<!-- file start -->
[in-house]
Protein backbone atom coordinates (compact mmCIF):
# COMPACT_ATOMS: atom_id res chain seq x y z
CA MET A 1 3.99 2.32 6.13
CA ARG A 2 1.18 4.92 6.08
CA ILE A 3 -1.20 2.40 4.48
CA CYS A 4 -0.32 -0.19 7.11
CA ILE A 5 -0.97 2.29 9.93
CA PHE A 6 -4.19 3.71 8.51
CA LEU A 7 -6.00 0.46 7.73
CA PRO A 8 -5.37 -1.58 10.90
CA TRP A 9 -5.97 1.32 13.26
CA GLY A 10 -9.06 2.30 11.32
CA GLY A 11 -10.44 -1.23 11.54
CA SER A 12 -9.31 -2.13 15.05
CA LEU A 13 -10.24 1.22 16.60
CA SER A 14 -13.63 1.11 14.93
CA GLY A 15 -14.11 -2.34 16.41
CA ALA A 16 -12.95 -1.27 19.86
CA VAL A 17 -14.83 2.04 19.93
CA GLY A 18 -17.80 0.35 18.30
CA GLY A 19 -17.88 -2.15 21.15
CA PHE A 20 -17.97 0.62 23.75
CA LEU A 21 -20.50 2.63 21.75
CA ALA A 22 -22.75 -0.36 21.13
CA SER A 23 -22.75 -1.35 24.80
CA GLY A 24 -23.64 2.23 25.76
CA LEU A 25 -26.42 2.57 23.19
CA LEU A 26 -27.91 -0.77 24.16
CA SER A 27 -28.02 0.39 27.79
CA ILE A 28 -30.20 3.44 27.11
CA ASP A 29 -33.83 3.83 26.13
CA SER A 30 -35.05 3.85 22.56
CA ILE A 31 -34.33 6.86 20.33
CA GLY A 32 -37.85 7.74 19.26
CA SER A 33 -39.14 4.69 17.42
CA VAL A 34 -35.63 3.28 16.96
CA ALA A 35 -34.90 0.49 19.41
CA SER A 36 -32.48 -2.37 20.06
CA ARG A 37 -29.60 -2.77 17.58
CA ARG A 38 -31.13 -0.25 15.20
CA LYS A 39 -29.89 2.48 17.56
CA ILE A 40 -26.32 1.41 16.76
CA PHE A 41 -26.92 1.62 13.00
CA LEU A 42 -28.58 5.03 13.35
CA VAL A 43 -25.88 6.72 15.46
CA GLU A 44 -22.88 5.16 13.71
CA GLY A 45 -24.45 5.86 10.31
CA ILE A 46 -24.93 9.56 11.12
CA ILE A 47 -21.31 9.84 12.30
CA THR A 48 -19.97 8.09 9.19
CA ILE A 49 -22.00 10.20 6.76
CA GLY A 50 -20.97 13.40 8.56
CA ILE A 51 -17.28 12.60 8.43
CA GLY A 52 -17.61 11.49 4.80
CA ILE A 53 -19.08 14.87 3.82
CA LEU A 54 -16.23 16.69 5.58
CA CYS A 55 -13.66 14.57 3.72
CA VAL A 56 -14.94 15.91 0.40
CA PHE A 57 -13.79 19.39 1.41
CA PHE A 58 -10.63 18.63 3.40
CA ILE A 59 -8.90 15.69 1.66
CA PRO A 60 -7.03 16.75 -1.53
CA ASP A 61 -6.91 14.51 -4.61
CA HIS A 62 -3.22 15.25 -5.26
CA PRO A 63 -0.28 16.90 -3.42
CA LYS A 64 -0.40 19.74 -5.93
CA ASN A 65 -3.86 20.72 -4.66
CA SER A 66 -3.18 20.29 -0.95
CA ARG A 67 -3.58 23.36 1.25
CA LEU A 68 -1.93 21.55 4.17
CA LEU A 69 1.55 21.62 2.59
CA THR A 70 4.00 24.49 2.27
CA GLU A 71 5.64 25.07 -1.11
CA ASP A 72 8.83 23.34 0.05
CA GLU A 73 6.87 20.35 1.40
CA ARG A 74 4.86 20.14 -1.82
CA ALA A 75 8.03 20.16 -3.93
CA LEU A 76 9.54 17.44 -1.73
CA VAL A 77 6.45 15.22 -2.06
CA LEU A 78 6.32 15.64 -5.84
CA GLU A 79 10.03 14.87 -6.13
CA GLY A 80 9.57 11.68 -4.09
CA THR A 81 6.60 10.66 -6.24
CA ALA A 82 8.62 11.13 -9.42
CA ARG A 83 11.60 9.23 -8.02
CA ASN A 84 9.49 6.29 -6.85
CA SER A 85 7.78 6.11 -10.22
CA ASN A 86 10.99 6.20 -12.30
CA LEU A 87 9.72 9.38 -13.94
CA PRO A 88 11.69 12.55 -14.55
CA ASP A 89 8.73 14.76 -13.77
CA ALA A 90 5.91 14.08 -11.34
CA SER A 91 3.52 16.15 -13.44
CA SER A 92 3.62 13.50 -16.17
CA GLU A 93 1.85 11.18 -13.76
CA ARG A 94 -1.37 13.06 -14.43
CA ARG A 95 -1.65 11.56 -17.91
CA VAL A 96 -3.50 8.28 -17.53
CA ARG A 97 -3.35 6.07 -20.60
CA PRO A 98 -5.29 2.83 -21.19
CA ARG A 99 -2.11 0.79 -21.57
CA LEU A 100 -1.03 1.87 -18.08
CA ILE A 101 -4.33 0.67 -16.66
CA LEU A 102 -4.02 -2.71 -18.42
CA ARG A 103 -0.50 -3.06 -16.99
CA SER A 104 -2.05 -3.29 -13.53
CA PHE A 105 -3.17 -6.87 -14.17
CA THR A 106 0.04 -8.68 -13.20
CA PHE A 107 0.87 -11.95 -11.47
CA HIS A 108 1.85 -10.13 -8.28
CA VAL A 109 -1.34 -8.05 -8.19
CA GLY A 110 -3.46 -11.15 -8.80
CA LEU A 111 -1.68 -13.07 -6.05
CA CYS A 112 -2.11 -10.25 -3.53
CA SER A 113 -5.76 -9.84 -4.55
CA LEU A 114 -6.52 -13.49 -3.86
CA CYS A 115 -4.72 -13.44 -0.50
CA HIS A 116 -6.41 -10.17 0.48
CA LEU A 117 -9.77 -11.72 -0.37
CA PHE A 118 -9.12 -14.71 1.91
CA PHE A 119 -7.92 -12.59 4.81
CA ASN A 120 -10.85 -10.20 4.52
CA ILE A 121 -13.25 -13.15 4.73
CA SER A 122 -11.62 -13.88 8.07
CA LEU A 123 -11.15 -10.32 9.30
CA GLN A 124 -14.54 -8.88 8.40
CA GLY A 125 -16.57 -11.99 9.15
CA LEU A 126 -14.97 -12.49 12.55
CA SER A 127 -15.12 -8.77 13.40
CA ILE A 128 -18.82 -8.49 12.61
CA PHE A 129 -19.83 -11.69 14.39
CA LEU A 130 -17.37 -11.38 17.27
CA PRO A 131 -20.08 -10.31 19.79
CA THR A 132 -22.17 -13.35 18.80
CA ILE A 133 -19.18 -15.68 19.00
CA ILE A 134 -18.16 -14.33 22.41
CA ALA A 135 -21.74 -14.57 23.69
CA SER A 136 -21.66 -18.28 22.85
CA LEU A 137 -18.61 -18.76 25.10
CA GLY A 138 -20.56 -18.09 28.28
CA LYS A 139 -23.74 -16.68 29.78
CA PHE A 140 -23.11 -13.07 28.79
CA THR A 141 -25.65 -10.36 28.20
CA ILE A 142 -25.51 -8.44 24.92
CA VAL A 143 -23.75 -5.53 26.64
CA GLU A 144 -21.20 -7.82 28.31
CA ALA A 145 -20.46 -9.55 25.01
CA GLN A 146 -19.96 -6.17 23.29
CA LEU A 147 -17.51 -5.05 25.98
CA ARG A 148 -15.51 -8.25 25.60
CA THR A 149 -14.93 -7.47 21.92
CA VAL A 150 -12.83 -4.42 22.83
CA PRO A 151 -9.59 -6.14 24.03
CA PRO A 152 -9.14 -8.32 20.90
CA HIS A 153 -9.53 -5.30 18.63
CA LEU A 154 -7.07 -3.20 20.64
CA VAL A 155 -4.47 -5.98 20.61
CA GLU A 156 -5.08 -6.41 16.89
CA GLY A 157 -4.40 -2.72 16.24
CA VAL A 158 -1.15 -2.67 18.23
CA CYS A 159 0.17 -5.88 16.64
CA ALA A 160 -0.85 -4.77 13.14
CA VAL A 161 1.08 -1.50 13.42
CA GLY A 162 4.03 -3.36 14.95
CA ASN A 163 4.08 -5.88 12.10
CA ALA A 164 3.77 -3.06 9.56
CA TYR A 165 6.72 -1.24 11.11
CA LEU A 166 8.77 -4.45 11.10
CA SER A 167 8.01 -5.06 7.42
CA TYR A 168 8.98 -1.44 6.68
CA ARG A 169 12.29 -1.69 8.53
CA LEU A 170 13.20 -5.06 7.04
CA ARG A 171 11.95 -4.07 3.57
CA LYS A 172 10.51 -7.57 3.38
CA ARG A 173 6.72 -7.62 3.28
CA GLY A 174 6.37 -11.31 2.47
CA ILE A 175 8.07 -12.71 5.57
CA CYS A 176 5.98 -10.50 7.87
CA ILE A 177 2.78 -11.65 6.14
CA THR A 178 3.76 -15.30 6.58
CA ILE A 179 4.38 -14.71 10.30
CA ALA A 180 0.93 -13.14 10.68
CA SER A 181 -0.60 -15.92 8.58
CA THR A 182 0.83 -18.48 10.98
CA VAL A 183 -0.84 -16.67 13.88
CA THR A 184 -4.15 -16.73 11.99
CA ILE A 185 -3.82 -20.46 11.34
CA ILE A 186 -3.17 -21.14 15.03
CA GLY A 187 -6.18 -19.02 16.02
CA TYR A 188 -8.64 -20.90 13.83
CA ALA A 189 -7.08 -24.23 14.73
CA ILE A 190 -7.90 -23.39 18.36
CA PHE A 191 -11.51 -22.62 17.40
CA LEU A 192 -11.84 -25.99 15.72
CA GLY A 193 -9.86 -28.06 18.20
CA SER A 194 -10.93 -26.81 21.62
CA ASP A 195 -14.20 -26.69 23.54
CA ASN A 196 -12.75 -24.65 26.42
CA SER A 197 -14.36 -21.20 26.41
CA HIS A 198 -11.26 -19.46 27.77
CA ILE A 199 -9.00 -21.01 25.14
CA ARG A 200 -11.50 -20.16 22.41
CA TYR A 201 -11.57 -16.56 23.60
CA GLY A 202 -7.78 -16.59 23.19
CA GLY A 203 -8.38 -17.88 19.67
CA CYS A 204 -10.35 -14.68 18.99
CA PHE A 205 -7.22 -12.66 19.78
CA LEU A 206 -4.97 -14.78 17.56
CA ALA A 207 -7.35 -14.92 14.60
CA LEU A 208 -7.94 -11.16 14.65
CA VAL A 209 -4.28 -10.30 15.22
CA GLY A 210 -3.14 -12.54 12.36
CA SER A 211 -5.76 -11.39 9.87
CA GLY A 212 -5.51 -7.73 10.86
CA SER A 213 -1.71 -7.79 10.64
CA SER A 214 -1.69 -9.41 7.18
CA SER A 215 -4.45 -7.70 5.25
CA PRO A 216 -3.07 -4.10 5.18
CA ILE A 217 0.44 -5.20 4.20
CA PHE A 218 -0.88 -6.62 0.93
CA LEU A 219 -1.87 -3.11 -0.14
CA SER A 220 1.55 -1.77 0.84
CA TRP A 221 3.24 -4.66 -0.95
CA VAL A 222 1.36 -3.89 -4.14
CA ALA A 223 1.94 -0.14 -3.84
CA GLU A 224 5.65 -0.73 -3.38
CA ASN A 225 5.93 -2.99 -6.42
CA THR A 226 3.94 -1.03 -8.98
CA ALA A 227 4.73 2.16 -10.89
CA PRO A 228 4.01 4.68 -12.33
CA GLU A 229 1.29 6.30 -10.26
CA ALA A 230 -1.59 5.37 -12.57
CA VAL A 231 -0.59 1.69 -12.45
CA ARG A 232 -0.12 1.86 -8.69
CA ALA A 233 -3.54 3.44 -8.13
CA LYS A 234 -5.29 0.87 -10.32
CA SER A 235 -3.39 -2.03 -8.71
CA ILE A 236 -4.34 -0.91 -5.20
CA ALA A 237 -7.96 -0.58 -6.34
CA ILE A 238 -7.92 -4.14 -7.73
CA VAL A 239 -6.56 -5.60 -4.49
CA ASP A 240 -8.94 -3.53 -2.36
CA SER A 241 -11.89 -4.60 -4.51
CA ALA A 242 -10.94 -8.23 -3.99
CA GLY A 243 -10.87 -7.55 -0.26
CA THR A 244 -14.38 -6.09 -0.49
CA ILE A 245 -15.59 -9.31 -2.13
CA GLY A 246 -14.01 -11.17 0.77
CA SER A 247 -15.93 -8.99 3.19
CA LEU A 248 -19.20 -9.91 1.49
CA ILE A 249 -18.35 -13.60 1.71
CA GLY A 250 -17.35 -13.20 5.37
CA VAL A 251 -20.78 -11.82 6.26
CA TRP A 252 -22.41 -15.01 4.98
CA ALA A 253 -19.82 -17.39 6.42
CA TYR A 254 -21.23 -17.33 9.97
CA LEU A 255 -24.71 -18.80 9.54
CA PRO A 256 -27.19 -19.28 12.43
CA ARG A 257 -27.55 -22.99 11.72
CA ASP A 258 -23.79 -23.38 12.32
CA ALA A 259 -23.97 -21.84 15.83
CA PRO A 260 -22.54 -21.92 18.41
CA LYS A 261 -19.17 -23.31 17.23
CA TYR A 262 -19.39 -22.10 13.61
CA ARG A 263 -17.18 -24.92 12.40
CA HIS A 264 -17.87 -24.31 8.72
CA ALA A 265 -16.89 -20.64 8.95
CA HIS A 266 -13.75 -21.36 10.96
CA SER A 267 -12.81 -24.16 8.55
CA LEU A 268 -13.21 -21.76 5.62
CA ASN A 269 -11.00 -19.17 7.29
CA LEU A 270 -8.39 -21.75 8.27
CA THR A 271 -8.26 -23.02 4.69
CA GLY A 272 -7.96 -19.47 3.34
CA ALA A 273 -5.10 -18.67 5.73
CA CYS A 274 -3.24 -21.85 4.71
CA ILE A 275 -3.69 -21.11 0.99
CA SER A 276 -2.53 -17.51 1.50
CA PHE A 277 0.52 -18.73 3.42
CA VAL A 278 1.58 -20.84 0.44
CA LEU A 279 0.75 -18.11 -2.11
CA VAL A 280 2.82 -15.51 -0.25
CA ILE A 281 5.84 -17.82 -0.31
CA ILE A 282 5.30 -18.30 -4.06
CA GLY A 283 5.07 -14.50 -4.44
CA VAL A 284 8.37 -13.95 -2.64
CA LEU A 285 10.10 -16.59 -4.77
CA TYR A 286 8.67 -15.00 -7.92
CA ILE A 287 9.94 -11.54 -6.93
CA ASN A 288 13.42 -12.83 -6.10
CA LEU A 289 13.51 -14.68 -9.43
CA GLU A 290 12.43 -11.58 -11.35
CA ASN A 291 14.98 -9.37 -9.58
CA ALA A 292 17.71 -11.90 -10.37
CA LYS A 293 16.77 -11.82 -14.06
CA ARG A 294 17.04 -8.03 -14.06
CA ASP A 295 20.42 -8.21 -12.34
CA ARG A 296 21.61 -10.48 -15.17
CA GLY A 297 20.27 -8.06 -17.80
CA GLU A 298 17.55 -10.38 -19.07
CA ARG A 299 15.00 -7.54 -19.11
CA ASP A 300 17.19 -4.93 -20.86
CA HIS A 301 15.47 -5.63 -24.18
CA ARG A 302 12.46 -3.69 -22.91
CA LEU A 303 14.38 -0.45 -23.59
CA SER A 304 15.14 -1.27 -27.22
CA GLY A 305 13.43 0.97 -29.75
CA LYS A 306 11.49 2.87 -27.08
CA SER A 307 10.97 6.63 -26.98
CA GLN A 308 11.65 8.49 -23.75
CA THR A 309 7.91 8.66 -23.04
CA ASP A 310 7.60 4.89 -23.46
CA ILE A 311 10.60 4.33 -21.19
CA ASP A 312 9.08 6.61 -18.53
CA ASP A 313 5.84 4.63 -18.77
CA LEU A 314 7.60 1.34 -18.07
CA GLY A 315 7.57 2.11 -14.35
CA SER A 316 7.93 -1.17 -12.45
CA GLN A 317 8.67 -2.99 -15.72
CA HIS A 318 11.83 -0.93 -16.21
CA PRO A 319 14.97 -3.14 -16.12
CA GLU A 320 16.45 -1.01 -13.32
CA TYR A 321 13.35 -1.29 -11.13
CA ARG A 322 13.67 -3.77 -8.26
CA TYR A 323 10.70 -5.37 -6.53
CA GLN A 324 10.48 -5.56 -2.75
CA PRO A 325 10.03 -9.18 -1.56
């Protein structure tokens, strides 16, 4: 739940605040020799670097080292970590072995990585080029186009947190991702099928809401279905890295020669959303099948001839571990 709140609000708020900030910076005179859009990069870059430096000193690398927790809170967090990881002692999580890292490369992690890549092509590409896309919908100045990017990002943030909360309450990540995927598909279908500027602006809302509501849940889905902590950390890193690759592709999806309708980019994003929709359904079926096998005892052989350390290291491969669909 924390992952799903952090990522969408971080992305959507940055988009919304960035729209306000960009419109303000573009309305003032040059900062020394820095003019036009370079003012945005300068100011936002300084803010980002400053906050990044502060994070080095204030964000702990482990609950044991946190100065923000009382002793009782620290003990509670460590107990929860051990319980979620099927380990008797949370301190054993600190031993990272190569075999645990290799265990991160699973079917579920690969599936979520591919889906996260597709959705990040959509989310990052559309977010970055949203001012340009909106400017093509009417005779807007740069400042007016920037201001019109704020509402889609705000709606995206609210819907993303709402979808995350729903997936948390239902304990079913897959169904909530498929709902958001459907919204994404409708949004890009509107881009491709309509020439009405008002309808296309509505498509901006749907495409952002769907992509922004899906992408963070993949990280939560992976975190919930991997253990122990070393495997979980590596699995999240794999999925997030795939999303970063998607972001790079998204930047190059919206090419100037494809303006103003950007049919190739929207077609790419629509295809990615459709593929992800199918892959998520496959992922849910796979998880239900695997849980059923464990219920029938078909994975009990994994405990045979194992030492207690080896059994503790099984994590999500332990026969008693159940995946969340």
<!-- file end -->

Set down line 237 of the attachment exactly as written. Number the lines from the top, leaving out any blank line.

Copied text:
CA LYS A 234 -5.29 0.87 -10.32